Be a pro with the Green Bin
The food scraps and green waste we collect are recycled into valuable compost, so it’s important to ensure you do your part in reducing waste by only putting compostable materials in your green bin.
Accepted food scraps
Did you know that food scraps can total up to 40 percent of the household waste collected by the City? By adding them to your green bin we can keep them out of the landfill and turn them into valuable compost. To keep this process smooth and avoid contamination, it’s important to know what’s accepted and what’s not.
- fruit and vegetable scraps
- meat and bones
- eggs and dairy products
- coffee grounds and tea bags
- fish and seafood
- plate scrapings
- salad and dressings
- sawdust (bagged in paper bags)
- bread, pasta and grains
- soiled pizza boxes and paper napkins
- small amounts of cooking oil absorbed in paper
- recyclable containers
- liquids of any kind
- diapers and hygiene products
- plastic bags
- compostable or biodegradable plastic bags (Find out why.)
- plastic foam packaging (Styrofoam)
- plastic or biodegradable compostable cutlery
- large volumes of cooking oil
- pet waste such as cat litter and dog poop bags
Accepted yard waste
Like kitchen scraps, yard and green waste can be recycled into valuable compost. Here’s what’s accepted and what isn’t.
- grass clippings and weeds
- small branches (up to 4 inches diameter)
- plants and flowers
- wooden cutlery (like chopsticks, or popsicle sticks)
- clean wood waste (no plywood or glue laminates)
- tree stumps or branches larger than 4 inches in diameter
- animal waste or carcasses
- vacuum or dryer lint
- dirt, rocks, soil and sod
Green bin tips for a hassle-free experience
To help prevent odours and to keep your green bin clean, try these tips:
- freeze food scraps and place them in your green bin on collection day
- wrap food scraps in newspaper, paper bags or boxboard (e.g., cereal boxes) to prevent leakage or make a newspaper liner for your kitchen countertop bin
- put green yard waste in a bag or loosely pack it in the green bin
- keep your bin in a shaded area and always keep the lid closed
- don’t overfill your green bin—the lid must be closed for collection
- keep your green bin clean and odour-free by rinsing it weekly with mild soap or vinegar water mix (Note: pour soapy water on gravel or grass, not down outdoor drains.)
Help protect parks and natural areas
You might think yard and grass trimmings dumped in outdoor areas will simply decompose and become soil- but doing so can be as harmful to the environment as dumping garbage. Dumping your green waste in public is illegal and is subject to fines up to $2,000.
Don’t jump to dump
Green and garden waste dumped illegally is unsightly and has environmental consequences like spreading invasive species, attracting unwanted wildlife and even contaminating our waterways.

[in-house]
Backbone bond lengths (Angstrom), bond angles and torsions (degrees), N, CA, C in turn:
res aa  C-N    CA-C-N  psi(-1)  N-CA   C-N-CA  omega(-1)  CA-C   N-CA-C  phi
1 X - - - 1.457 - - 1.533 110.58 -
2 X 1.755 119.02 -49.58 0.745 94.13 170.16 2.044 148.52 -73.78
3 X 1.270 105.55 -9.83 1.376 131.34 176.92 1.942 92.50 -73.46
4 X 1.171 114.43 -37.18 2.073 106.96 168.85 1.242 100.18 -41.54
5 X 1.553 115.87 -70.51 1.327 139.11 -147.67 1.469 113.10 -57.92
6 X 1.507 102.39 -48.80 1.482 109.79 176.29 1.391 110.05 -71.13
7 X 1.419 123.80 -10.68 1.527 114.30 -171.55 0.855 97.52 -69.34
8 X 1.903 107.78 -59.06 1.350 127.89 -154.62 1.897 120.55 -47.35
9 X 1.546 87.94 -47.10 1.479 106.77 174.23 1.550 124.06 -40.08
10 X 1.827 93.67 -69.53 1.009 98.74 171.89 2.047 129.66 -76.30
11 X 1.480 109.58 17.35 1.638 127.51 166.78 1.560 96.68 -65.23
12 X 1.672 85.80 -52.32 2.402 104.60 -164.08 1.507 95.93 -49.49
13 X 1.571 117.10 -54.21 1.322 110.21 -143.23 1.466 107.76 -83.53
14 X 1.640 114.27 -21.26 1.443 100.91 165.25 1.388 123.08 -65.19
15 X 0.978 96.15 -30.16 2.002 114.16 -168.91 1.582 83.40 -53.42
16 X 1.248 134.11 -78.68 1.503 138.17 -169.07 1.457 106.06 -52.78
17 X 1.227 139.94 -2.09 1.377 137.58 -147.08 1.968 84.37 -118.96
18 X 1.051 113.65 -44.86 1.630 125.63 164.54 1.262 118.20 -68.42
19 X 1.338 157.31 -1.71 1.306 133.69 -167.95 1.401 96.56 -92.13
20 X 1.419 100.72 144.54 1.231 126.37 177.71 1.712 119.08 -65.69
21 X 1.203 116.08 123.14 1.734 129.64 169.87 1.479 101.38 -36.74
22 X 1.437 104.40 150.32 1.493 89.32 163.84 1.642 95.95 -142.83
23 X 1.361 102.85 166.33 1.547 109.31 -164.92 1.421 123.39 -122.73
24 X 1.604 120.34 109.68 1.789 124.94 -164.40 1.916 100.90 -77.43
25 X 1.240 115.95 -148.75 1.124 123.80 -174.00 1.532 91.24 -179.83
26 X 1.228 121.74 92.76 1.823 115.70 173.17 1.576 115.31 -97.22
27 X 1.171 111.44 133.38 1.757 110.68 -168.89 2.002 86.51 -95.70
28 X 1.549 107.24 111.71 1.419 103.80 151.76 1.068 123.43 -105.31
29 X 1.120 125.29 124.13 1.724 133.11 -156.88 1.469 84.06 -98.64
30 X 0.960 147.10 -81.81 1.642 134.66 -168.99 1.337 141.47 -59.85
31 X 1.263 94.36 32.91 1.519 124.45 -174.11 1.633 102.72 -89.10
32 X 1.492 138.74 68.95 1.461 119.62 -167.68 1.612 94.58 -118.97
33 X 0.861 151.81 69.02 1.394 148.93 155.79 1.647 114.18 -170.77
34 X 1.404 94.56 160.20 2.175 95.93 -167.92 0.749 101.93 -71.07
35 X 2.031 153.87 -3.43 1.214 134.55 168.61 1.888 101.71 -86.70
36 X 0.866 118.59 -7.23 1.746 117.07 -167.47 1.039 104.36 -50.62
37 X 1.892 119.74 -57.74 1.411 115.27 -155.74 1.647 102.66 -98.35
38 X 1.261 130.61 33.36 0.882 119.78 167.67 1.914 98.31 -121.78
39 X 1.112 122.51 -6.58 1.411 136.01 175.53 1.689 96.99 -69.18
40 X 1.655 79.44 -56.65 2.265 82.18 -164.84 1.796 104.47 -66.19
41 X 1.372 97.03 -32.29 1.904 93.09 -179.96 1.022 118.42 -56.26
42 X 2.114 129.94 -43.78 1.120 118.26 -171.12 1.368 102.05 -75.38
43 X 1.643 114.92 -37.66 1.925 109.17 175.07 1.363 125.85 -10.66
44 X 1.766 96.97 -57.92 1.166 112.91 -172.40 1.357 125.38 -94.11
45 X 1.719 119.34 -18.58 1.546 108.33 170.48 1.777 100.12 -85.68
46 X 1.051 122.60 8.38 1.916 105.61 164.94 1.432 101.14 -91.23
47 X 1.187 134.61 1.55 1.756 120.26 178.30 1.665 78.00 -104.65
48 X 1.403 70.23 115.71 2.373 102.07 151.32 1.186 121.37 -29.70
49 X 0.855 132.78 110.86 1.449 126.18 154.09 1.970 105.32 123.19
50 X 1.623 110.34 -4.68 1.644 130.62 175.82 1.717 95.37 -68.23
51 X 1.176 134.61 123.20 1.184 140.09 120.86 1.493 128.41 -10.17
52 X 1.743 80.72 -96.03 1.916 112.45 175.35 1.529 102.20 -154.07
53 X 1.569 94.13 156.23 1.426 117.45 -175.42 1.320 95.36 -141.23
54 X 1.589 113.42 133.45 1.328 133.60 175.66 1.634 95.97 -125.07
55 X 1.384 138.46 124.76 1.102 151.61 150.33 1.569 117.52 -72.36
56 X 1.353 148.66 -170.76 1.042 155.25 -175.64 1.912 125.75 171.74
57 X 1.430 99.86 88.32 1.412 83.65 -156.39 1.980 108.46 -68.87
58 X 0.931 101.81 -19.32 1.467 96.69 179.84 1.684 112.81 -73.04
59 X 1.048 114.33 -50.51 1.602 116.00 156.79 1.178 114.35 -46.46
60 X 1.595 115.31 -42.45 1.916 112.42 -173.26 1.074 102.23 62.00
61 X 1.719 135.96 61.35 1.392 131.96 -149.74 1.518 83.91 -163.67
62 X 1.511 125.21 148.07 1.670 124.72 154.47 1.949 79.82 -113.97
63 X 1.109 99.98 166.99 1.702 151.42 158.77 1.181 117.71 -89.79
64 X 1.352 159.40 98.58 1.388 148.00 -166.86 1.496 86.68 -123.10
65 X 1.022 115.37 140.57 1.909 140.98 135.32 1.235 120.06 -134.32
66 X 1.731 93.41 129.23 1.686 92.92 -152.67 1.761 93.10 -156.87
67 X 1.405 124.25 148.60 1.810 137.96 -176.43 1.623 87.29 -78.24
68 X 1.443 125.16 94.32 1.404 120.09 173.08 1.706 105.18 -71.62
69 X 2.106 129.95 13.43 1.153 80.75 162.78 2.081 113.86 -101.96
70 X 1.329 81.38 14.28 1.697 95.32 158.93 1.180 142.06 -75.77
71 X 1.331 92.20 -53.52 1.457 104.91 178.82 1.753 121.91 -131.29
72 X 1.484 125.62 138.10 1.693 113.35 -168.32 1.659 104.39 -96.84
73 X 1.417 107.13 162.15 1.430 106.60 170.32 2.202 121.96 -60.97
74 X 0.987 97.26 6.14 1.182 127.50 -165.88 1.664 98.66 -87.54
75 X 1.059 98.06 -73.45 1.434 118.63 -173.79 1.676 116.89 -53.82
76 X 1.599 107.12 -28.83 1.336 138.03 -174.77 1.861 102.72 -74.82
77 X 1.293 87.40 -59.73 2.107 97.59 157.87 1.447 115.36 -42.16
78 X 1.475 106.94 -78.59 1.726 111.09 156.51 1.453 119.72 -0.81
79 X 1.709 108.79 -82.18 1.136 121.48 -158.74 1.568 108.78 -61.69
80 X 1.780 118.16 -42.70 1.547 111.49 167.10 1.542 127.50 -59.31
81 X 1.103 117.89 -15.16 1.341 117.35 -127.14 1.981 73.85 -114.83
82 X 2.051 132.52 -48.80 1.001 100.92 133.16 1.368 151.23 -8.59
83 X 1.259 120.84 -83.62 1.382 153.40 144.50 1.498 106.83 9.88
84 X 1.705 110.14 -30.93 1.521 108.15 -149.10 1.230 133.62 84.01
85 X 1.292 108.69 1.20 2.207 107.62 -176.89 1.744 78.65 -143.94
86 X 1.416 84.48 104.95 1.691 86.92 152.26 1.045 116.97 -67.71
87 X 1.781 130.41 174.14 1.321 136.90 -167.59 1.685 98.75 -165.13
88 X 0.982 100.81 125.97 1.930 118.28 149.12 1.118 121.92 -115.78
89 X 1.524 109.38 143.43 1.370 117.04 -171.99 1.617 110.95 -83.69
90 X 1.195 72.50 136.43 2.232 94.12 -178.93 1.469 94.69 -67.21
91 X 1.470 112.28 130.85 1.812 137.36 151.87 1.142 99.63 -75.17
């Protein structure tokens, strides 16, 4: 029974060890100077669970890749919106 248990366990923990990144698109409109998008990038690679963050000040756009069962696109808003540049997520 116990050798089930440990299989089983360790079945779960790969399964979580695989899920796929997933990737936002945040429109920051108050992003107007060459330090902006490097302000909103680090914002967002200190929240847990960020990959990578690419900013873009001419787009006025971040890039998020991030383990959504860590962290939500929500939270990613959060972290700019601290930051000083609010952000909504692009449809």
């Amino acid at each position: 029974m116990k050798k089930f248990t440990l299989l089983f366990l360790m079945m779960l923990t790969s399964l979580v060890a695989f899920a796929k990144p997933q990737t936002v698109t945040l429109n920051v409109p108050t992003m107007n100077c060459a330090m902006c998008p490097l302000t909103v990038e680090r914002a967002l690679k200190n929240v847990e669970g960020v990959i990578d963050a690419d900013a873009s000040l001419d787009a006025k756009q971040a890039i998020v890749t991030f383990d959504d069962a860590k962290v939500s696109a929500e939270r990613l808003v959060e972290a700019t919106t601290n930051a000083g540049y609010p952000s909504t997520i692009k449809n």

Spreads invasive species - Common garden plants like English ivy, Periwinkle, Lamium and others are invasive species that displace native plants with their extensive root systems and stems. Even a tiny 1-centimetre knotweed fragment in your garden waste can create a new infestation. Invasive plants negatively impact our wildlife too, as their native plant food sources get outcompeted for space, water and sunlight.
Attracts unwanted wildlife - Dumping green waste can attract raccoons and rodents that may eventually make their way into your yard. It can also attract and habituate larger wildlife, like bears and coyotes.
Soil and water contamination - Yard waste may be contaminated with pesticides which can pollute our waterways.
Have extra yard waste?
If it won’t fit in your green bin, you can drop it off for free (up to 100 kg) at the Burnaby Eco-Centre, located at 4855 Still Creek Drive. You’ll need to provide proof of residency and charges apply for loads over 100 kg.
Get a backyard composter
Backyard composters can be purchased for $30 from the Eco-Centre.
The Canadian Food Inspection Agency has confirmed the presence of Japanese beetles, an invasive species, in the Government Road area of Burnaby. These beetles pose a serious threat to our environment as they eat flowers, foliage and fruit of more than 300 native plant species.
Questions and answers
About food scraps
Food scraps can be easily composted into useful products such as soil, fertilizer or soil amendment. If you put them in the garbage, they’ll be buried in a landfill creating avoidable, and harmful, greenhouse gas emissions. For this reason, they are banned from your garbage.
Bags labelled “compostable” or “biodegradable” don’t break down properly during composting and may contaminate the finished compost as a result. Only paper liners, including the Bag to Earth® bag, which has a cellulose liner, are permitted in your green bin.
About the green bin
Small amounts of cooking oil and grease can go in your green bin as long as paper towels or newspapers have absorbed it. Larger volumes of cooking oil and grease can be dropped off at the Eco-Centre.
Yes. We’ll collect your green bin waste even if it isn’t full. But don’t overfill it, as we won’t pick up bins with lids that won’t close.
Yes, please continue to use it as home composting is one of the most cost-effective and environmentally friendly ways to dispose of food scraps. Backyard composters are also available to purchase at the Eco-Centre for $30.
Private companies can be found via an Internet search. You can also contact the Recycling Council of BC for information.